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Devon Association of Smallholders

Vegetable and Fruit Growing Progress

On a rather good, and thankfully dry, Saturday 5th April DASH members attended our vegetable growing day here at Whitehaye. The morning was spent on the theory of growing, discussing the facilities and the construction of raised beds, polytunnels, both walk in and low types and propagation requirements. Nutrition, being an essential part of plant growth, eased our discussion into the role of Nitrogen, Phosphate and Potassium and into the practice of composting, both hot and cold. The emphasis on organic principles, important in it's application for the small-scale grower, involved recycling garden waste and the use of resources on the holding such as FYM from various sources.

Touching on the science of growing, with a bit of soil science, pH, botany, transpiration, photosynthesis and the need for clean glass and polythene giving maximum light transmission, I hope, enlightened the gathering and illustrated the need for cleanliness and hygiene in the garden. Cultivation, under cover where pests and diseases can flourish, it is important to give ventilation and air movement to reduce humidity and supply air charged with carbon dioxide. Biological control, using introduced predators and companion planting is always a popular subject, however, Integrated Pest Management as the commercial growers call it, can be applied to the garden, as can many commercial practices.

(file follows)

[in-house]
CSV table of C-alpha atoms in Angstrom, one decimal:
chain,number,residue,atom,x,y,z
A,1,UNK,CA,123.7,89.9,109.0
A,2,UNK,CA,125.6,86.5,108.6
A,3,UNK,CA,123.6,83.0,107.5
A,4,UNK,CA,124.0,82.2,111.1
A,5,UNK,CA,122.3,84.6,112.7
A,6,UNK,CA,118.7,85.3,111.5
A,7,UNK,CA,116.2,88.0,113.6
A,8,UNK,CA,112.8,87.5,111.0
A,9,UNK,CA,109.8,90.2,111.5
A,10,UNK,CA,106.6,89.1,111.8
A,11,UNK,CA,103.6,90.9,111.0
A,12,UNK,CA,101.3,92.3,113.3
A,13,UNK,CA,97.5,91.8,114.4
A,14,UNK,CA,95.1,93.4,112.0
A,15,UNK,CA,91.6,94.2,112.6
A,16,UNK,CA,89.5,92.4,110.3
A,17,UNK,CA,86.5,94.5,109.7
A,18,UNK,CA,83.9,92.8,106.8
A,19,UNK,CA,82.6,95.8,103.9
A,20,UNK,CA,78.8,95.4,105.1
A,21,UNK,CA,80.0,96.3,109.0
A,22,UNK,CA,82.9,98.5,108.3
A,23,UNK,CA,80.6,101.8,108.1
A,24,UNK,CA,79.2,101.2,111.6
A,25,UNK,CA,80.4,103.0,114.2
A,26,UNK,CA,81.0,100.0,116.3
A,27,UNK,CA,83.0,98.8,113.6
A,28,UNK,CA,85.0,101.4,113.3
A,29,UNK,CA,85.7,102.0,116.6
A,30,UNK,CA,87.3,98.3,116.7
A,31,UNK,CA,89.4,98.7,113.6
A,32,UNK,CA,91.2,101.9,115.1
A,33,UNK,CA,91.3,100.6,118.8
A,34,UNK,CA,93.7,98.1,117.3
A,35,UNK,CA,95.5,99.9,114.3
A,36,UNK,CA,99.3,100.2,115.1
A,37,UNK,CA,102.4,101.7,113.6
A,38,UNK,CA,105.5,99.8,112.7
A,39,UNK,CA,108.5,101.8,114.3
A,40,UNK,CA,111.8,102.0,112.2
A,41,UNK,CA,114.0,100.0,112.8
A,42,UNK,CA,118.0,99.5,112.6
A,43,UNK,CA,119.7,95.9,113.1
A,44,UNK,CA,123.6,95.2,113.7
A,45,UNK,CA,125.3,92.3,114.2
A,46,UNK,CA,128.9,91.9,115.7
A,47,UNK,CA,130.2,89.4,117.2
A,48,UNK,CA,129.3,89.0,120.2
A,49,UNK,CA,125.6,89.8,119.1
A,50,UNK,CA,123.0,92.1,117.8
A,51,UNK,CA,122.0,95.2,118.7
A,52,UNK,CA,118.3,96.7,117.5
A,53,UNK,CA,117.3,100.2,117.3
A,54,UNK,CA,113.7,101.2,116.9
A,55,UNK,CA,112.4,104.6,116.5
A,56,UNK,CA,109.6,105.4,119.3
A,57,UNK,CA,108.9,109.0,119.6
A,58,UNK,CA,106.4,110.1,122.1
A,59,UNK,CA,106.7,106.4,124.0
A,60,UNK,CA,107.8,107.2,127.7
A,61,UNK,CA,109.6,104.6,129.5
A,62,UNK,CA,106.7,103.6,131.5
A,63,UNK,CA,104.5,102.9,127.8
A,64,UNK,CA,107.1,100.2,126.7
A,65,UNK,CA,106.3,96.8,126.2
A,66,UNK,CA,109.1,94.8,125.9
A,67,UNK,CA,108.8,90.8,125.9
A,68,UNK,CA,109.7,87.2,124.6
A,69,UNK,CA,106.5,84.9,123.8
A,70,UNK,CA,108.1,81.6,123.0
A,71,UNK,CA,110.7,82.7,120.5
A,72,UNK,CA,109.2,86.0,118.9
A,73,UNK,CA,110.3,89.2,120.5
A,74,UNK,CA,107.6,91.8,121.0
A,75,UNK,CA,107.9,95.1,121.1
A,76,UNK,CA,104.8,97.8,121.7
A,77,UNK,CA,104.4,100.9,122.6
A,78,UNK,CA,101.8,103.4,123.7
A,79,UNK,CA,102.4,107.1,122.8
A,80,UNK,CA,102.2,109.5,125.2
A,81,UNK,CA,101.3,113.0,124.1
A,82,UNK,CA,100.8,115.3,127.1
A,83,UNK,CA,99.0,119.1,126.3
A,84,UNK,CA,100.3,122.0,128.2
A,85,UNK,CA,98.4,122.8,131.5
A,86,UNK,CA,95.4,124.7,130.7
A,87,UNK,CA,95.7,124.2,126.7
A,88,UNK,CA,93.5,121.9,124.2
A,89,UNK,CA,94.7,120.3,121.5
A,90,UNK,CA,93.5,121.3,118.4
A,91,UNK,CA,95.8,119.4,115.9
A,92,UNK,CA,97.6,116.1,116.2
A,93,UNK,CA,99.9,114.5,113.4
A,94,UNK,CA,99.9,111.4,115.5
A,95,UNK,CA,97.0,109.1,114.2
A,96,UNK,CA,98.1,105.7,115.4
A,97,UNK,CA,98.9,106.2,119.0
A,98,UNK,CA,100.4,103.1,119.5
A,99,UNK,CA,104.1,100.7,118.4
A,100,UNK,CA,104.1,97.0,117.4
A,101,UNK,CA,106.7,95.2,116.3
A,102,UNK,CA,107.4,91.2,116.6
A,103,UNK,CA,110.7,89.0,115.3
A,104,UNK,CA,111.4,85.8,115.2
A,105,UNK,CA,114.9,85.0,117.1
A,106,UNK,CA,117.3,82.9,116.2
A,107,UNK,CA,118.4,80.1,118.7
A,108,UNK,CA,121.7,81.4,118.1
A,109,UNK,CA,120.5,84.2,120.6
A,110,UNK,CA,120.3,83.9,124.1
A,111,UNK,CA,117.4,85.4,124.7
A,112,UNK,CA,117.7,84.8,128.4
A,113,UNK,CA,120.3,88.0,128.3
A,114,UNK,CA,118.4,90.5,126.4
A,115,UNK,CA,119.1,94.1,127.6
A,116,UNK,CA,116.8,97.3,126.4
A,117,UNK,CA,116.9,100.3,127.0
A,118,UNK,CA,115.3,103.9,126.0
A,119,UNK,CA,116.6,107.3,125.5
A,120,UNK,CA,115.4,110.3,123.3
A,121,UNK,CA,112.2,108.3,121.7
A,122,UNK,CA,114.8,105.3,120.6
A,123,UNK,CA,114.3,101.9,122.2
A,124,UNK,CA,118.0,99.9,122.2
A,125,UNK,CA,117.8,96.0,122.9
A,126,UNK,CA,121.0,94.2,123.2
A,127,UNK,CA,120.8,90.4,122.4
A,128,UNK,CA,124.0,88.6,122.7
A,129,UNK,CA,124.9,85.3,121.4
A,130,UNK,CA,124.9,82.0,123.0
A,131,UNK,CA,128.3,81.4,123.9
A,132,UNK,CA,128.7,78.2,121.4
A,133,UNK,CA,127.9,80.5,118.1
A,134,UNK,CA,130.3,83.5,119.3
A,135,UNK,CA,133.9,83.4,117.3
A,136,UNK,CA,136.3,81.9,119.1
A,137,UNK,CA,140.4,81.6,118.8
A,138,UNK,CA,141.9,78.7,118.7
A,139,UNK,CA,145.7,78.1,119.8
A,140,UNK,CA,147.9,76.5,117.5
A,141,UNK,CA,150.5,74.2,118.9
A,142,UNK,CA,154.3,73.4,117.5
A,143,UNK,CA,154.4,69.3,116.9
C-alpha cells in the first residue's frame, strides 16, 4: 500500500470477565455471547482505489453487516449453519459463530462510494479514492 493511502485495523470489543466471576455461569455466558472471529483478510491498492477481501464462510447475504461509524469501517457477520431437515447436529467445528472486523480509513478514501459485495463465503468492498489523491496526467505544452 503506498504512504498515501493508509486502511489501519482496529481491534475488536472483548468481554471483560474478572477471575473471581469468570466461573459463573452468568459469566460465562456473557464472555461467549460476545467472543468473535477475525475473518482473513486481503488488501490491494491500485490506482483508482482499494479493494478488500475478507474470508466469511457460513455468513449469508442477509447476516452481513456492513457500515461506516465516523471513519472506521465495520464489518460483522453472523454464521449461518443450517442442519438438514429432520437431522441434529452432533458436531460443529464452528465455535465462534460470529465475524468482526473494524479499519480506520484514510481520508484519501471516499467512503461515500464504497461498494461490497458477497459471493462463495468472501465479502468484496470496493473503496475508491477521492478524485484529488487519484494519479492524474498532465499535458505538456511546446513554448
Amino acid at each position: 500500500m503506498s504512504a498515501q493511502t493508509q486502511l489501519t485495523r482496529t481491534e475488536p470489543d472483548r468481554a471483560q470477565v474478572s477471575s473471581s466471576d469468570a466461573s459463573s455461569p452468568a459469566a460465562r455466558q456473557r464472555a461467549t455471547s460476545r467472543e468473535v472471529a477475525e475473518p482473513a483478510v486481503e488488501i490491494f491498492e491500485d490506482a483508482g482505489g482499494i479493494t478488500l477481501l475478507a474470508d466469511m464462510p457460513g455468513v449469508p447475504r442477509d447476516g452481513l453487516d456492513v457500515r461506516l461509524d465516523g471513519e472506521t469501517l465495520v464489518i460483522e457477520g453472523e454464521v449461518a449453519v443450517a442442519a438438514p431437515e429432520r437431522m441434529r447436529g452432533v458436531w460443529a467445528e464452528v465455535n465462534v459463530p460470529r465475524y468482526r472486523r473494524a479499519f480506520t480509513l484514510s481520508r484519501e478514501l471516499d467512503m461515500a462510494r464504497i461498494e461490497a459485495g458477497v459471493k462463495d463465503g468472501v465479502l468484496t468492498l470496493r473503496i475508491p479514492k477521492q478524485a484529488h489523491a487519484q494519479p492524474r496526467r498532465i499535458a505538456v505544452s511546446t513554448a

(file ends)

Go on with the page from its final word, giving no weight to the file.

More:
In the afternoon after the distribution of catalogues, brochures and contacts for all these bits and pieces needed in the garden, I demonstrated seed sowing, pricking out lettuce seedlings and potting on of tomatoes. The importance of correct handling, compost and the sterilizing of containers was also demonstrated. Great interest was shown in the construction of our roll up doors on the tunnel as an easy, cheap, and effective system for ventilation, plus the low baffles stopping low draught and badgers. Interest was also shown in our cheaper alternative to small-scale heated propagators. Constructed in the greenhouse on a well insulated bench, a heat mat laid on polystyrene and covered with polythene and landscape fabric, gives ideal conditions both under a polythene frame for germination and on the open bench for hardening off young plants. Of course the kitchen window-sill in non-direct light works on a smaller and cheaper scale.

Looking at Tools needed in the garden and the construction of our raised beds brought our day to a close and, although specific vegetables were not discussed, examples such as multiple sowing of onions, parsnips and sweet corn was demonstrated, as well as plant spacing.